Camp NaNo

It’s that time of year again: July’s Camp NaNoWriMo!

I think anyone who has ever tried or considered trying NaNoWriMo understands the appeal of dedicated a month to working on a novel. It’s sort of a pact with yourself, a dare, pushing yourself to the limit with an organized way of holding yourself accountable, and rewarding yourself with completion. The classic NaNoWriMo is a brilliant writerly tool, but having done all the different sessions, I have to say that the July Camp is my favorite, easily.

First of all, Camp NaNo sessions have a few legs up on the classic right off the bat. Because they’re based around the concept of summer camp, you get cool features like having a cabin assigned to – or, new this month, forming your own cabin with friends you know either from the internet or in your real life! – that gives you regular encouragement, discusses pitfalls, and just keeps you sane with company during the sometimes lonely act of writing.

Also, NaNoWriMo is limited to 50,000 word goals for novels. Camp NaNo is more flexible. You can edit a previously written work, expand on a previously written work, do a screenplay, even set your own winning goals! So if 50,000 seems like a steep chunk out of your summer, set it for 20,000 and write a novella! Or if you know that without the pressures of school you’ll churn out 50,000 like it’s nobody’s business, there’s people in my cabin with over 120,000 word count goals. Mine’s at 63,000, because that’s my minimum estimated amount for the project I chose to churn out this month.

Also, for those of you who know that there are two months of Camp NaNo every year, you might have also noticed that I specified the July camp as the best. I’ll explain why.

When Camp NaNo started a couple of years ago, it was in June and August. Which was great because they were both technically summer camp months. The problem with that, though, was that you had a NaNo every other month for half the year, and then nothing the rest of the year. So last year, they switch camp to April and July. This is good for people who want to space things out, especially people interested in screenwriting, because April is National Screenwriting Month, so they can use that for their first camp session.

But the problem with April, as with November, is that for those of us who are students and/or work within the school-year system or calendar, those are very busy months. Exams, papers, etc. Life bogs you down in those times of year, and the beauty of a summer camp experience isn’t just the weather: it’s about knowing that there’s nothing on your chest but camp during those weeks.

Of course, for people who work year round with no relenting time in the summers, this might not make a difference. But many countries other than the US have their vacations traditionally in July or August, so it’s sort of nice having a NaNo then, so you know you’ll at least have some time off.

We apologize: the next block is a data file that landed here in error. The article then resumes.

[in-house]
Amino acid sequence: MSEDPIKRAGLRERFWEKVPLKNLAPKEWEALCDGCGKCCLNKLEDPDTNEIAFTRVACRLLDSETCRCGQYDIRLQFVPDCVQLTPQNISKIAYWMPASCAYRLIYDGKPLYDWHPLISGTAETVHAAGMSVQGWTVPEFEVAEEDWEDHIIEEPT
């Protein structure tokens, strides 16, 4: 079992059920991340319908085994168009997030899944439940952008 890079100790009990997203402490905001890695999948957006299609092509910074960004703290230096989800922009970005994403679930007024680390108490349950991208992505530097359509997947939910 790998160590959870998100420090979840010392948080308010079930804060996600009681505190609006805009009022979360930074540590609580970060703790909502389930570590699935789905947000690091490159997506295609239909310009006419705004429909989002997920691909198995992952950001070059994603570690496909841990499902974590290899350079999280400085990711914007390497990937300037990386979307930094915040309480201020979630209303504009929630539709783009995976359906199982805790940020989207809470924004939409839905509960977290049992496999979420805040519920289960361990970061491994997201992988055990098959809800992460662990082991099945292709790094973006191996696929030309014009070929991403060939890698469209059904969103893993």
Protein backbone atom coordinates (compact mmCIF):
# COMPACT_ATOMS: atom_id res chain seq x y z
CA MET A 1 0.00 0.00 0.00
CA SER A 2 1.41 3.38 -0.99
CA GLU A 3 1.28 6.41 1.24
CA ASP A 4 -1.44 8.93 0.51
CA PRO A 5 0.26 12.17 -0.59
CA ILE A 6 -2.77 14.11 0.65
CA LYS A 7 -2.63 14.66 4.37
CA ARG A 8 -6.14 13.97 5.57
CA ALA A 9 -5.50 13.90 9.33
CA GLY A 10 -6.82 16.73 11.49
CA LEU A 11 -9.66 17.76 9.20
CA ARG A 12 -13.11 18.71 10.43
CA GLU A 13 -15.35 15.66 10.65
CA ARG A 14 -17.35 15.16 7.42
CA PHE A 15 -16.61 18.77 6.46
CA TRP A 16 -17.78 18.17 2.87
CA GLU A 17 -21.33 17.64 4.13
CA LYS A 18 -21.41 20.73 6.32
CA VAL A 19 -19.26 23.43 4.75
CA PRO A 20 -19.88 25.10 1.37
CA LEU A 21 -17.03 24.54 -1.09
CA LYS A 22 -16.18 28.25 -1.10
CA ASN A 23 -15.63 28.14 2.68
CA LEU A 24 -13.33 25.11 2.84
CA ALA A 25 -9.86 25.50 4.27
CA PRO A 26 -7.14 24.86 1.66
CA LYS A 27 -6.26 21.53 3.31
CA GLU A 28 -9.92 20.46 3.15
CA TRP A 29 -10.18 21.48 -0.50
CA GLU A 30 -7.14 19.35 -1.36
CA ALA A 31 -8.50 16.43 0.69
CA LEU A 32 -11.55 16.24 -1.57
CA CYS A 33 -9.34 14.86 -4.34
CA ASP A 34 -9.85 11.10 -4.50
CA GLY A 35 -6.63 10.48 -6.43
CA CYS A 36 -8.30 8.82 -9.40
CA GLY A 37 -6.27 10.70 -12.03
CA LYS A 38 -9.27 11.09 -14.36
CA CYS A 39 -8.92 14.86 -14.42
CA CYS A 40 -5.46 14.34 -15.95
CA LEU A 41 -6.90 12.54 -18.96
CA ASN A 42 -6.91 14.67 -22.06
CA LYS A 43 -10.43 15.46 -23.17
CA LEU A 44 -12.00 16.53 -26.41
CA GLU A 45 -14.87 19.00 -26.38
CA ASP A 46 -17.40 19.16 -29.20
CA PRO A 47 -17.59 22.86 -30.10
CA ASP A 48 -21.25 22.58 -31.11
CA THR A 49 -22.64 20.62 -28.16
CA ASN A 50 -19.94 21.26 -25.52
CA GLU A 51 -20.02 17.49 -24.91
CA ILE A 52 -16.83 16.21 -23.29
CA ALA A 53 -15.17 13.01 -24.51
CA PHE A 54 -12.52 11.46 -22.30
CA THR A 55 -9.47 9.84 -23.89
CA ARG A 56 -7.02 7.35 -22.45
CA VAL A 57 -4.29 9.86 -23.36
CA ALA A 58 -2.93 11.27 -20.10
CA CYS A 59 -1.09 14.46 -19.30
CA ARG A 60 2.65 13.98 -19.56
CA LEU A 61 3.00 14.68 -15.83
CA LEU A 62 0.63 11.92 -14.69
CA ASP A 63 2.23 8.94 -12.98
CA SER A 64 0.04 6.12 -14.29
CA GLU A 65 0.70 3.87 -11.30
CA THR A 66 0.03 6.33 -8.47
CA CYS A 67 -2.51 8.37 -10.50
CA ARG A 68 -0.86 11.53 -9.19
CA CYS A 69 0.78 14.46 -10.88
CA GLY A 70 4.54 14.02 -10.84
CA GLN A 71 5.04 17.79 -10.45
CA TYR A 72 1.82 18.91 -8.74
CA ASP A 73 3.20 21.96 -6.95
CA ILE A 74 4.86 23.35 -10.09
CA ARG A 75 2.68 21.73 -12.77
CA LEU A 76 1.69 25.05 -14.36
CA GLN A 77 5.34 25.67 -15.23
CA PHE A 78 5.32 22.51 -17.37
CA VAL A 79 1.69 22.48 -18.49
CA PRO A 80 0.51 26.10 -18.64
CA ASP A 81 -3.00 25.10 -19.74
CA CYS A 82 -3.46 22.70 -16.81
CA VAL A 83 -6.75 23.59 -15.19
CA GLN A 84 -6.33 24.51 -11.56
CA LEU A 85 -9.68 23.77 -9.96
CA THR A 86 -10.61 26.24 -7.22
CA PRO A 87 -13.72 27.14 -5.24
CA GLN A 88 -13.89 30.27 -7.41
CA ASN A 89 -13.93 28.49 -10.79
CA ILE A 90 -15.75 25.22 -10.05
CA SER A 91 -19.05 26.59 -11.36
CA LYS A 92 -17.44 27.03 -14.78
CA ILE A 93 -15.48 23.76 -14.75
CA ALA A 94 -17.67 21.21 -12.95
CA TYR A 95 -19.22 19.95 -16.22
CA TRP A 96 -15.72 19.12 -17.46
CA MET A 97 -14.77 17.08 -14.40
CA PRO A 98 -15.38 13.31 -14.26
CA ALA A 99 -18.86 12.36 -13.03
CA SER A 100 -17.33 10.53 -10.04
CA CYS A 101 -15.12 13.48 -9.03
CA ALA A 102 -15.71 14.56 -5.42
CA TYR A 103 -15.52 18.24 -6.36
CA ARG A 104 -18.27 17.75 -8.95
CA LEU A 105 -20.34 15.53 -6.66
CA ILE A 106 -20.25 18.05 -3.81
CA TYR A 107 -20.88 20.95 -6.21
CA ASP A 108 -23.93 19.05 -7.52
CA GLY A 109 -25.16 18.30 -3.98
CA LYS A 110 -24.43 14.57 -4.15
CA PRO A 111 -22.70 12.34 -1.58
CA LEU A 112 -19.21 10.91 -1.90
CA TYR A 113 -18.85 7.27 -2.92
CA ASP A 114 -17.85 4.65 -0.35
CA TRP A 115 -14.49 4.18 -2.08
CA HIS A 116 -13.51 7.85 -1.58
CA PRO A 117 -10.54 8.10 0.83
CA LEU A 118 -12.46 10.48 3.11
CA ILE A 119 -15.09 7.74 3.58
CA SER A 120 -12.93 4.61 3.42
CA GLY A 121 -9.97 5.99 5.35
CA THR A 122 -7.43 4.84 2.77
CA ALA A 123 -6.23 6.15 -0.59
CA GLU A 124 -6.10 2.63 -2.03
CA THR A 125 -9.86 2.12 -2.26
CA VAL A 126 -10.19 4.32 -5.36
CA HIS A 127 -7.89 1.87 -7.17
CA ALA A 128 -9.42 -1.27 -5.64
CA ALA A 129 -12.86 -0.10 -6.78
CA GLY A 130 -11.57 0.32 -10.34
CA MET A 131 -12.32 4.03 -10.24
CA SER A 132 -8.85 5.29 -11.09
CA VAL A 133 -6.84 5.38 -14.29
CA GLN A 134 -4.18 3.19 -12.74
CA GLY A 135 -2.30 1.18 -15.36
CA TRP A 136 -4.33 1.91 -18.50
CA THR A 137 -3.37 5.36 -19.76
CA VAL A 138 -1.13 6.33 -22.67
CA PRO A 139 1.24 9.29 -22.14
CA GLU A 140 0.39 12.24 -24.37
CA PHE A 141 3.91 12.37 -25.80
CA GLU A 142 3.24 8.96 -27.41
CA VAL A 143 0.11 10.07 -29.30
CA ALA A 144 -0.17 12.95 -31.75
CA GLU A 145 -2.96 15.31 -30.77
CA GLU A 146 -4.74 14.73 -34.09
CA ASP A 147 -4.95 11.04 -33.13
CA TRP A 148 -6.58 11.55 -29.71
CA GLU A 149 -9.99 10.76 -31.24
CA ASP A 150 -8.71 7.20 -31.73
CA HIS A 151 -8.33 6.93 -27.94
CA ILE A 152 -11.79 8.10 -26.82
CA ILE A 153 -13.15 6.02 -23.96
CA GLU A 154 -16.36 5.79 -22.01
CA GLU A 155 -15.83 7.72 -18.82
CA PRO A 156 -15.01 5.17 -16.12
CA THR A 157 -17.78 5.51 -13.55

Thus for me, someone who is likely to operate on the school-year schedule for the rest of my working life (woot?), the July Camp NaNo is the ultimate timing, the best set-up, and basically the epitome of Christmas in July.

I’ve written the first three chapters of my project already, putting my other novel project on hold until I’ve got the draft of this one done. I’ll be starting chapter four as soon as I post this blog post, and since I’m many words ahead already, I’ll be trying to give you regular updates on my personal and cabin progress. Should be fun.

Also, are you participating in Camp NaNo? Have questions about NaNoWriMo? Leave a comment! Get involved! Things like this are more fun when you’ve got people to do them with.



A Writer’s Guide to Wikipedia

Wikipedia, as we all know, can be one of those sticky life resources. You can’t use it for work usually, can’t use it as a school resource, can’t cite it on an academic paper. But on the other hand, it is a massive life blessing bringing all sorts of knowledge to you at any given time, and the ability to alter things you know to be wrong. What could be better than that?

As writers, research isn’t the sort of strenuous activity it can be for academics. You can use resources that aren’t permissible in a journal article or a term paper, Wikipedia being one of them. But for the same pitfalls that keep it from being a solid academic resource, it can be a misleading one for writers as well. Therefore, all writers should definitely use Wikipedia, but they should use caution and follow a few basic guidelines when utilizing it.

I have two basic scenarios in my research life that make me turn to Wikipedia. The first is when I know absolutely nothing about a general topic, person, or place and I need a starting point. Wikipedia is great for this, because especially on broad topics like Stockholm, pesto, or BDSM (to take a recent search of mine), you can learn a lot of information in one place. From the main article, you can branch out to related side-shoots you need more information on, and more importantly you can use the sources that are cited in the article for further research and information, as well as to double-check any facts from the Wikipedia article itself. This is the almost obvious scenario that most people use it for.

The second scenario is one I’ve encountered recently. BDSM, my recent search, is something I happen to know a lot about. It’s something I’ve studied in both a scholarly and writerly context for years now. But because it’s such a broad topic and I didn’t have any preconceived ideas of how to actualize this in the piece I’m working on, I turned to Wikipedia as a refresher to help me fold certain aspects into my outline and character profiling. Very little of it was new to me, but it helped me to organize a vast amount of information, like numerous types of bondage ties and a lot of different equipment that I couldn’t recall the names of. While I’d read literally all of this before (the Rousseau quote on the erotic spanking page was like an old friend that comes to my mind every time I think of the concept of erotic spanking, actually), it was immeasurably helpful to have such a vast array of information free and easily organized to help me make my own hand-written set of relevant notes.